The cancellation of SailGP, scheduled to be hosted in Auckland next year, feels like a "gut punch" for business in the city centre.
Tātaki Auckland Unlimited has confirmed SailGP will not be hosted in the super city because of the unavailability of Wynyard Point for spectators.
The area was used to store petrol and chemicals, and did not get approval for use, leaving hundreds of businesses shipwrecked.
The SailGP competition was expected to generate revenue of $5 million for Auckland with more than 5000 people predicted to attend, plus staff, delegations and sponsors.
Tātaki Auckland Unlimited said the issue with the contaminated land was known by the organisation months in advance. But businesses in the city centre said they knew nothing about the possible cancellation.
Park Hyatt Auckland general manager Brett Sweetman said the news came as a surprise.
"I've heard nothing, and that is why it was such a shock. I just thought everything was good - everything had been booked, we had businesses on the book, so we were excited."
Sweetman said businesses were frustrated with the decision.
"Devastating is the word for it. It was probably the one event we had scheduled in our planning for next year, and to lose it is devastating for us and for Auckland."
Sweetman said the sudden cancellation has left everyone at a loss.
"We already had four bookings, and I received two emails today from groups who were holding a reservation with us asking for their money back.
"For our hotel we have group bookings that we have to cancel now, and for the surrounding hospitality industry there will be a huge loss of revenue for these people [who] have done really tough in these the past couple of years."
Sofitel Viaduct Harbour general manager Reto Borrer said losing the event was disappointing.
"Cancelling such an event is a little bit like a gut punch, it takes your breath away for a moment. You lose the opportunity to come together as a unit. It's really sad to see."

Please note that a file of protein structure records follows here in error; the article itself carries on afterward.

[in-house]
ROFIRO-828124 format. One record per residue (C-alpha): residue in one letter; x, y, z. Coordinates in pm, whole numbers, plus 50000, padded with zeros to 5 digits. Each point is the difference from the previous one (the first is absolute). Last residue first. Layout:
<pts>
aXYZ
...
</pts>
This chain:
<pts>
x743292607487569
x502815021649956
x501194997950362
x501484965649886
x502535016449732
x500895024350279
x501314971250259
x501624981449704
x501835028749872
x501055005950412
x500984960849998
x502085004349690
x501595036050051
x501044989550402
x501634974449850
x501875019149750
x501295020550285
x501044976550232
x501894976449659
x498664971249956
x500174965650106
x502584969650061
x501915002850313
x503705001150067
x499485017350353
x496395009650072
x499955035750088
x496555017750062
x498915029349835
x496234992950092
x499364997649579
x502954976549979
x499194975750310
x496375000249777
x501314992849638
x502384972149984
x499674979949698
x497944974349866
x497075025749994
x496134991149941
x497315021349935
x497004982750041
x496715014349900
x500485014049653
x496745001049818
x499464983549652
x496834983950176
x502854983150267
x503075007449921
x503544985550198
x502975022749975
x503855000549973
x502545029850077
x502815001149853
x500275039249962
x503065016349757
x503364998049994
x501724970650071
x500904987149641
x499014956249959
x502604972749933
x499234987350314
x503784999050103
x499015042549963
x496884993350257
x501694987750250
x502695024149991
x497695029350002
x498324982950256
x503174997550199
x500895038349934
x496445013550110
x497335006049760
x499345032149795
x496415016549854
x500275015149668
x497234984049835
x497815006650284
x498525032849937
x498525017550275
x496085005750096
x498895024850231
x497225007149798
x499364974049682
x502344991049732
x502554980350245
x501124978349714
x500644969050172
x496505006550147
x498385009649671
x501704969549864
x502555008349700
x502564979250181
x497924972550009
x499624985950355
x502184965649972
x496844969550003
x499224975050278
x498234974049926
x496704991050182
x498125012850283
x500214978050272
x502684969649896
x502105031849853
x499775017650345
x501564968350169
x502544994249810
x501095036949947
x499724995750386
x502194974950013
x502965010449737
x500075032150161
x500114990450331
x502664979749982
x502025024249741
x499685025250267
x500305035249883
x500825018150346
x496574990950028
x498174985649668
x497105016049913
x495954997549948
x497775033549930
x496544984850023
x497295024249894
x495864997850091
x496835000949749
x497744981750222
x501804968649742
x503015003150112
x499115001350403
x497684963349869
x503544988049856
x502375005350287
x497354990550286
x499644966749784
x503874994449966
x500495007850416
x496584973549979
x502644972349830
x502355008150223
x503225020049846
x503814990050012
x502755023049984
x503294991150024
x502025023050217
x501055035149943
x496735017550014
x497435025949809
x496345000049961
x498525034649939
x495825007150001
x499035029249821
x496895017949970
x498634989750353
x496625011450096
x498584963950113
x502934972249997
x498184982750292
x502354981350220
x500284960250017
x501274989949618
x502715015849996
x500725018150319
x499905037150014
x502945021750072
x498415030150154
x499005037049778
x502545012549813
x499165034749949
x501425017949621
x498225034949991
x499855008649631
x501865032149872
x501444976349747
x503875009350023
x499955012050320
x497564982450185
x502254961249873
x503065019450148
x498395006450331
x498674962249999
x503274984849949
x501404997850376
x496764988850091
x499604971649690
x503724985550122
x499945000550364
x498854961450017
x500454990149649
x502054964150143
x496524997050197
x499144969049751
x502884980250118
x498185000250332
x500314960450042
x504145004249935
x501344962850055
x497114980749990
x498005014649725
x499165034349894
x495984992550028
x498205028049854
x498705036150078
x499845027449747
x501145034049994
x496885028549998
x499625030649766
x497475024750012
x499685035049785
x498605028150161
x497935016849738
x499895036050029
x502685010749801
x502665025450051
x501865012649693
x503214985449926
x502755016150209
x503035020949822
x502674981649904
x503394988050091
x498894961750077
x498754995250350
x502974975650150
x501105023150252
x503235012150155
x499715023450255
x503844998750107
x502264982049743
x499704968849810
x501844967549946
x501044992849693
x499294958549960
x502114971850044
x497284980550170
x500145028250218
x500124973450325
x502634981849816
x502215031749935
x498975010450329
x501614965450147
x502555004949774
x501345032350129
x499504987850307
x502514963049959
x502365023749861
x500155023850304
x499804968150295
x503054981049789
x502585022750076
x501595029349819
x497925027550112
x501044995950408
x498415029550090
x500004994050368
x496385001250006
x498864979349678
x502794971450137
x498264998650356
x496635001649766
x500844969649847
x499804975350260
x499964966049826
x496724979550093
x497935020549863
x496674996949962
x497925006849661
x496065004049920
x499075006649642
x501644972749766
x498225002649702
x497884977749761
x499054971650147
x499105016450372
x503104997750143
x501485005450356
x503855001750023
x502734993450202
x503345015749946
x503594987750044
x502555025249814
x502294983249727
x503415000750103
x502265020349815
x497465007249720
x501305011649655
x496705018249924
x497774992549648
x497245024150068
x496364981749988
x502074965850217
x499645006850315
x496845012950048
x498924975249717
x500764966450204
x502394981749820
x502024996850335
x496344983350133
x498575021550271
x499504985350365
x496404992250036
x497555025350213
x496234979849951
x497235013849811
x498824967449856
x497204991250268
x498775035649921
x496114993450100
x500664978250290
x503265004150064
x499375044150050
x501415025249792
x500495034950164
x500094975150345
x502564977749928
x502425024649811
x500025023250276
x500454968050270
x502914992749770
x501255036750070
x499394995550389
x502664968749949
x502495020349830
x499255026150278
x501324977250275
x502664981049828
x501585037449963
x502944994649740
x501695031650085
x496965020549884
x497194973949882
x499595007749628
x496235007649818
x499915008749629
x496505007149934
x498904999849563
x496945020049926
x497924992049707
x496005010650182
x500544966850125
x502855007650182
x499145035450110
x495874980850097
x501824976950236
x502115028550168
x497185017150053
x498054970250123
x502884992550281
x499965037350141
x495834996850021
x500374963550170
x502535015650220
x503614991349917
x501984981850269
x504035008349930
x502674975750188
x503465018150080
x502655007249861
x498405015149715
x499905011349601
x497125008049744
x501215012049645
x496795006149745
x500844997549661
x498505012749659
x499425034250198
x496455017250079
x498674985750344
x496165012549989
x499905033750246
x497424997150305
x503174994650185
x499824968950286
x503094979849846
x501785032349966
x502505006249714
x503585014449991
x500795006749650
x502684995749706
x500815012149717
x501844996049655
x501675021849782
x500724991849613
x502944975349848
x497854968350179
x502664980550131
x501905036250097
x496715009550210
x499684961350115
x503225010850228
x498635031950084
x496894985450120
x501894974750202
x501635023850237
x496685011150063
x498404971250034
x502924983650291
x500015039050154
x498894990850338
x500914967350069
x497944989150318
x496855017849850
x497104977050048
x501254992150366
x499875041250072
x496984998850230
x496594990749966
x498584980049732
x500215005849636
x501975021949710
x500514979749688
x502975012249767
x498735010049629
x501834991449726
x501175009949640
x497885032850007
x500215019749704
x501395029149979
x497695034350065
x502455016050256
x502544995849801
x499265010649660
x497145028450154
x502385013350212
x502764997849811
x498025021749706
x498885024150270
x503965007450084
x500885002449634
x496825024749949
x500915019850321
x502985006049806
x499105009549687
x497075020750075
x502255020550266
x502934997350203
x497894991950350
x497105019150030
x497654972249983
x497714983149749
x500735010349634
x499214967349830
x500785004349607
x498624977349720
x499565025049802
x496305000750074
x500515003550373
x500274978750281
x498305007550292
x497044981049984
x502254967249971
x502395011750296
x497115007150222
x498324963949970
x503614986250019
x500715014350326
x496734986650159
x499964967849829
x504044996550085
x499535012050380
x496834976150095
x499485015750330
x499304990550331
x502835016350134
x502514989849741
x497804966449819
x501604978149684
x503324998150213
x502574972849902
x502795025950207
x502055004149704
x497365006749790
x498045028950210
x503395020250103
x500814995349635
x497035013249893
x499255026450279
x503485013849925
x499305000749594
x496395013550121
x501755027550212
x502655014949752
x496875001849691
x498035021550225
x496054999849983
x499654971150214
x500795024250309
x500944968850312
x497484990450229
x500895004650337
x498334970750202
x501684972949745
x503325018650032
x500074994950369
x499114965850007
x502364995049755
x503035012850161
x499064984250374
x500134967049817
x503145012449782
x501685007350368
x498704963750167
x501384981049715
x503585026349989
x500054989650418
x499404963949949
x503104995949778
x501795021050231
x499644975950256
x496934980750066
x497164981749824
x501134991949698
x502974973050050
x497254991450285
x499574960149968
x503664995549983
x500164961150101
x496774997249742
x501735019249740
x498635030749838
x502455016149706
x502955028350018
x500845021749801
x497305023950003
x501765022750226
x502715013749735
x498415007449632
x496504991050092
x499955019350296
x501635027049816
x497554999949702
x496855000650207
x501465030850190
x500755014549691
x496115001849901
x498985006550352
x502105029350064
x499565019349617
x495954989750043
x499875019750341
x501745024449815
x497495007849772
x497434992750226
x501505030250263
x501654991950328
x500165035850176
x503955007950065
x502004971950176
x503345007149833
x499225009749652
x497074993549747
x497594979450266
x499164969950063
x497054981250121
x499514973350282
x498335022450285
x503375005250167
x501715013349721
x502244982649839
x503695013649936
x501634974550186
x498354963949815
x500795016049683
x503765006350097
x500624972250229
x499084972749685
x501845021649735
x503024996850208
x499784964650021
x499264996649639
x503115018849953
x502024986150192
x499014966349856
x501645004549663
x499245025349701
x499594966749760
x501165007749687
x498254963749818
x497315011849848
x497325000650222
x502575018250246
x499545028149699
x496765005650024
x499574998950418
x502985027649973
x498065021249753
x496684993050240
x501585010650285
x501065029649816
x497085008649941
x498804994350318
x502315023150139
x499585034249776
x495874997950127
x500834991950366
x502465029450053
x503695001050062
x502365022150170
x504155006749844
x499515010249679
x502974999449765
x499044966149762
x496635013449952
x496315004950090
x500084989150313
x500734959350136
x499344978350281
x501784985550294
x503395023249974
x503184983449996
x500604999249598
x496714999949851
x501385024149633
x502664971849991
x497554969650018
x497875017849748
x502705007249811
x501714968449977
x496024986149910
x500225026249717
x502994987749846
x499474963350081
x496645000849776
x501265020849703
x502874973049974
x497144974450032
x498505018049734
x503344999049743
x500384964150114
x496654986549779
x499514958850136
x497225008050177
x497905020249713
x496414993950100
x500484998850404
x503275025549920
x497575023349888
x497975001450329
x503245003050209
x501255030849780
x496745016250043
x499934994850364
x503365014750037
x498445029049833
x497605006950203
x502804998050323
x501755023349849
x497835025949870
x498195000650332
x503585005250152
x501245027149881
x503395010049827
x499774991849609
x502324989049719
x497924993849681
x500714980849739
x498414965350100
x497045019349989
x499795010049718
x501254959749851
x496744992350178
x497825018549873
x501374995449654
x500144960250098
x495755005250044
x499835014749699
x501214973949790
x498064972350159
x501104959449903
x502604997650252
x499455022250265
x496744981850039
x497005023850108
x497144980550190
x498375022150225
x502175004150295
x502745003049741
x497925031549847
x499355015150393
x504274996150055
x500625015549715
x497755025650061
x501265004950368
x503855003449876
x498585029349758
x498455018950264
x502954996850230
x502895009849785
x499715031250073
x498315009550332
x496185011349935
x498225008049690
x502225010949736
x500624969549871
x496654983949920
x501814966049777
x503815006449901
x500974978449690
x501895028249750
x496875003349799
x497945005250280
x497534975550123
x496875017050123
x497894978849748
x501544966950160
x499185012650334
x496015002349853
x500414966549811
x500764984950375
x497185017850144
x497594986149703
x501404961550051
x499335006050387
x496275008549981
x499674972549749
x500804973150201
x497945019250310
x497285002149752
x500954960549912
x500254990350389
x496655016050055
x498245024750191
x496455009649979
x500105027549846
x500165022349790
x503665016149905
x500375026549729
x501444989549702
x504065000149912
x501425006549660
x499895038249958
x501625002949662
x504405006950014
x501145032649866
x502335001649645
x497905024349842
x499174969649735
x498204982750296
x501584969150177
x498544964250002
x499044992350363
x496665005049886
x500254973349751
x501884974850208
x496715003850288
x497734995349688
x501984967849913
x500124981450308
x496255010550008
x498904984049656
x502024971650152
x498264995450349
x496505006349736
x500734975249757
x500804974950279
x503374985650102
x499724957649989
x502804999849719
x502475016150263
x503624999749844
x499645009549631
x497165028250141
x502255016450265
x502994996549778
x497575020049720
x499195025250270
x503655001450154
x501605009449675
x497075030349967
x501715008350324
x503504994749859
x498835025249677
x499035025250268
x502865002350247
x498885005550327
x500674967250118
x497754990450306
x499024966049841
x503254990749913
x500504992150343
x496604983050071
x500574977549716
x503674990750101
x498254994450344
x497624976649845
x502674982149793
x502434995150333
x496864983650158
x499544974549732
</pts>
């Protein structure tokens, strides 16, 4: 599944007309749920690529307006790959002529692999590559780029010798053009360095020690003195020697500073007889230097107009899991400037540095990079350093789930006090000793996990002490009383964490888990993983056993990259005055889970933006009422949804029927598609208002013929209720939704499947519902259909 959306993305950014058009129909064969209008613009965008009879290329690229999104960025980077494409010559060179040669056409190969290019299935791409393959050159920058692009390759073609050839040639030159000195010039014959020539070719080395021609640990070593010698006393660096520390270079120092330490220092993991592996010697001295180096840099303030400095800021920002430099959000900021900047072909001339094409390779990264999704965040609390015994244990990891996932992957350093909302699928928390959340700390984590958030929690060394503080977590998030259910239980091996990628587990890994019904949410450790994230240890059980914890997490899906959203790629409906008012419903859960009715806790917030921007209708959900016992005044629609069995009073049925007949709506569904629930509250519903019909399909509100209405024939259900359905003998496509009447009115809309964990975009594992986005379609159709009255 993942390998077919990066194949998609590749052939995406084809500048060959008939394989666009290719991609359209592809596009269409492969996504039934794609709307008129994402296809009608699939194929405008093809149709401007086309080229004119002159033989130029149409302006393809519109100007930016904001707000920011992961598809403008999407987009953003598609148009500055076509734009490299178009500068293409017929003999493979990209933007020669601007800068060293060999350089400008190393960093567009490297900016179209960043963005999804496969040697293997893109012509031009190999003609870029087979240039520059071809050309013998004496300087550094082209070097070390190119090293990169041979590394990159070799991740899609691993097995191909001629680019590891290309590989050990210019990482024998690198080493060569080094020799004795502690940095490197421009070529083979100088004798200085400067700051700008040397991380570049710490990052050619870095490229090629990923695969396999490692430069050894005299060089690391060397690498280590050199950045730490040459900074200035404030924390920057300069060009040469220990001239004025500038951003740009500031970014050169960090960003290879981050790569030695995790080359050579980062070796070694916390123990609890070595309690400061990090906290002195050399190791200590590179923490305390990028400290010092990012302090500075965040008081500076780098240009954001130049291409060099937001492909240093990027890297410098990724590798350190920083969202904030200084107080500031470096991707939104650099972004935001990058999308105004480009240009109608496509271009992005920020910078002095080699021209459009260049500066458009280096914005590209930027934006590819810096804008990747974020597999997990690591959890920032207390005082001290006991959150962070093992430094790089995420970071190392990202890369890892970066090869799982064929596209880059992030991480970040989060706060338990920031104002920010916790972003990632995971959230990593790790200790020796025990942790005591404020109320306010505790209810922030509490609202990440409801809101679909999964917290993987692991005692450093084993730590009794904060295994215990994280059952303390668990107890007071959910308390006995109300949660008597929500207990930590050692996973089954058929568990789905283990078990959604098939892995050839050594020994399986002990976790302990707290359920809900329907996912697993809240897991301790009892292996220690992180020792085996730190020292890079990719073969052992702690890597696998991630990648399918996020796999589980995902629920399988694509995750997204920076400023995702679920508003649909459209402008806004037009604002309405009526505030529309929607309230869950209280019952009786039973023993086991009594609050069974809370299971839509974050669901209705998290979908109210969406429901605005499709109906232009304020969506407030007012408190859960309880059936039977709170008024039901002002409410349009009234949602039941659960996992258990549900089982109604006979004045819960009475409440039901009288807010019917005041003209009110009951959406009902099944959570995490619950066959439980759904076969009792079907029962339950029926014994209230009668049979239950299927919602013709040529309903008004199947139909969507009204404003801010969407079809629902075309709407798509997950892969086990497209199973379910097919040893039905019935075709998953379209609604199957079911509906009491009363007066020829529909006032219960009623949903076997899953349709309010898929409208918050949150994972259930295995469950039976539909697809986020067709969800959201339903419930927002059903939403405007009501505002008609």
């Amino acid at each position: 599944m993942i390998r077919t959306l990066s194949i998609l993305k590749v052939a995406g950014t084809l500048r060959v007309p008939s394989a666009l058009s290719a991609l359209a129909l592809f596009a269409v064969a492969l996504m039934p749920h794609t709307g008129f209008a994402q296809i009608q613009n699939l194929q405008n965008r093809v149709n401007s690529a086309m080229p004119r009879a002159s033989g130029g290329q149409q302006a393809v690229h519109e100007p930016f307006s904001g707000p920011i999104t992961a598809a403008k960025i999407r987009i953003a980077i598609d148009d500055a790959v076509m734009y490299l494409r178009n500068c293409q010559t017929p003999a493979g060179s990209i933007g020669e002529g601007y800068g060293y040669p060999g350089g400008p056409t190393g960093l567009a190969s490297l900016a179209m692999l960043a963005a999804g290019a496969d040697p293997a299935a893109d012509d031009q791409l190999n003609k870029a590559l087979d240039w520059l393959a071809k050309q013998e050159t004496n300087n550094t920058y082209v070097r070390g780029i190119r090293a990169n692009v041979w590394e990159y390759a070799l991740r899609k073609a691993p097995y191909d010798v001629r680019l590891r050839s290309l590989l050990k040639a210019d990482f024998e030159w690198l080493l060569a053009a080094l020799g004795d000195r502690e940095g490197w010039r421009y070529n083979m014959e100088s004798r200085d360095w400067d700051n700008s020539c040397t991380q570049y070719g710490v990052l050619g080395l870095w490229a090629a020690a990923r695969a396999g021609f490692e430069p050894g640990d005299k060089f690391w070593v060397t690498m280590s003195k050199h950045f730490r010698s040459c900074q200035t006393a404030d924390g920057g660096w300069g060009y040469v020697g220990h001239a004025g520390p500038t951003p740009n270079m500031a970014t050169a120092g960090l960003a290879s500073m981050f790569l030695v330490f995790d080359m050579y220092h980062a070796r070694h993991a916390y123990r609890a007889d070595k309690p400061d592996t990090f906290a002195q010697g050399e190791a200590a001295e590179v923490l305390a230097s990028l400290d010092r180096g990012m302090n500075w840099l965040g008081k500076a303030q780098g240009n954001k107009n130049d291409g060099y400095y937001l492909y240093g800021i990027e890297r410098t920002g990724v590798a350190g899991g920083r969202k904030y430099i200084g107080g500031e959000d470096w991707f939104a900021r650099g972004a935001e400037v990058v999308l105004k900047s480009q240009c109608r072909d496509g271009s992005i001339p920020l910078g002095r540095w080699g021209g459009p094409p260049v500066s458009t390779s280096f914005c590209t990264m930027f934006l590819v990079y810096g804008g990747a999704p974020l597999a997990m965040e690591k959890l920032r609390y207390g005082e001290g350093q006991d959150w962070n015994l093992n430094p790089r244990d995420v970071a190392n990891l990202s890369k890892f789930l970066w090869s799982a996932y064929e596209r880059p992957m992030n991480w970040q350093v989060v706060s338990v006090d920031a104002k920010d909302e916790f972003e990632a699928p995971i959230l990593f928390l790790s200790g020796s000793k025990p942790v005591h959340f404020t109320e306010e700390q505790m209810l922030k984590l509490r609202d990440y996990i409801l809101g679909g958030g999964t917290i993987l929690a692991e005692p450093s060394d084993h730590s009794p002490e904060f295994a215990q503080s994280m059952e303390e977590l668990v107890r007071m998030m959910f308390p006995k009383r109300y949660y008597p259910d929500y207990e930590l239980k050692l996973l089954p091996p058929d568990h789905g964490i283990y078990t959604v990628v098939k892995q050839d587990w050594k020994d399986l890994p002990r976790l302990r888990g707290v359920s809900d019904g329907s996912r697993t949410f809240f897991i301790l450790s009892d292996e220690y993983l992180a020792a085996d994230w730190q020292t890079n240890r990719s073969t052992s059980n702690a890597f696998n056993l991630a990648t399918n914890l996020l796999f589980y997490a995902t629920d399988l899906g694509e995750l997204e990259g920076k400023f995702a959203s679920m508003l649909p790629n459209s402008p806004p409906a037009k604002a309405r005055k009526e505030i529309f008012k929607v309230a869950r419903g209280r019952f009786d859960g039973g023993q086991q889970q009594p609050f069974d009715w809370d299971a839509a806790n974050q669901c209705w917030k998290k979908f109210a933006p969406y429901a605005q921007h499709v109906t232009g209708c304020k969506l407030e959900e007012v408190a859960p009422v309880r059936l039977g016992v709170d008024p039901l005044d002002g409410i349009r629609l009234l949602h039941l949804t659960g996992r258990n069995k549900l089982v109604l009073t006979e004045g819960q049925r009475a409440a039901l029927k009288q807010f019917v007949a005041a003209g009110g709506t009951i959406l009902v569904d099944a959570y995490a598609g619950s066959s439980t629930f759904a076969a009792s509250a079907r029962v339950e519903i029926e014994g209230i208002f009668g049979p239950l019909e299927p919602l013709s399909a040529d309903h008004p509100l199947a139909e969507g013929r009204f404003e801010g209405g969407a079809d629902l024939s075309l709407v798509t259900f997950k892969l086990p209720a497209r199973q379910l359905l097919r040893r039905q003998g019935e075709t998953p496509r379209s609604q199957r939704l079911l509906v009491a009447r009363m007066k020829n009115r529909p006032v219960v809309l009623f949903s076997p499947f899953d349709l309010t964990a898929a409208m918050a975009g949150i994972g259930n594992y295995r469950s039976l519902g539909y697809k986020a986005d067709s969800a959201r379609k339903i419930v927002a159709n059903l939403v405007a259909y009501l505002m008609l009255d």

Borrer said it was a shock when he heard the competition would not be hosted in Auckland.
"It was a bit shocking yes, we are disappointed. But it is not only the monetary loss you have in the hotel… It is about showcasing Auckland as the beautiful city it is, after so many bad news around shootings and the gangs, internationally it would have helped Auckland to regain the trust in tourism."
The NZ Marine Industry Association had been working closely with the council and the organisation of SailGP for over two years in the lead-up to the competition. Executive director Peter Busfield said the cancellation impacted several other events.
"We moved the dates of our Boat Show forward one week and we relocated some of the footprint plan so Auckland City could accommodate SailGP.
"The news to us was a huge surprise and it came out of nowhere."
Busfield said Auckland Council needed to do better.
"I think it needs a shift in approach. All the agencies of [the] council [should] either stick to the rule book and say 'this is too difficult' ... or they have a directive from the top to say, 'We are an event-friendly city, do what you can to make it happen.'"
Funding an issue - Heart of the City
The cancellation left another gap in an already short events calendar for next year, with the council-controlled agency struggling to work with a tight budget.
Heart of the City's Viv Beck said conversations with the incoming government around funding would be crucial for the events industry.
"Particularly the large [events] that take a lot of planning, towards the end of next year we start to run out of those, and that's not good.
"Discussions between the new government, when it's formed, with Auckland [Council] will be important because funding is an issue."
Through a statement, Tātaki Auckland Unlimited chief executive Nick Hill said it was important to note Wynyard Point was privately leased.
"And [the land] is going through remediation as it was previously used as a petroleum storage site. Until remediation is complete, the site is not safe for public use."
Hill said the agency came out publicly about the cancellation as soon as it could to give businesses and stakeholders a heads-up.
"We acknowledge that businesses have had it tough the past few years, and events are one of the major revenue earners for them. Like these business owners, we are also disappointed that the event isn't happening in Auckland next year.
"At the same time, Aucklanders and visitors can look forward to a string of other exciting events that will be happening in Tāmaki Makaurau in 2024."
'Ready if needed be' - Lyttelton councillor
With the City of Sails out of the picture, Christchurch could be in the running to host the 2024 SailGP yacht racing once more.
Thousands of spectators turned out earlier this year to watch the racing at Christchurch's Lyttelton Harbour.
Christchurch City Councillor for Lyttelton Tyrone Fields told Midday Report the region would be ready to host the event once more if the opportunity knocked.
"It is a pretty tight turnaround, 10 weeks or so, but absolutely we can. I know that the people who are exploring this are the right people to be able to turn this around if it needs to be turned around.
"Lyttelton absolutely would be ready if it needs to be."
RNZ approached Christchurch City Council to check if it had started any conversations with the event's organisation about hosting the competition. Through a statement, a spokesperson said they had no comment at this time.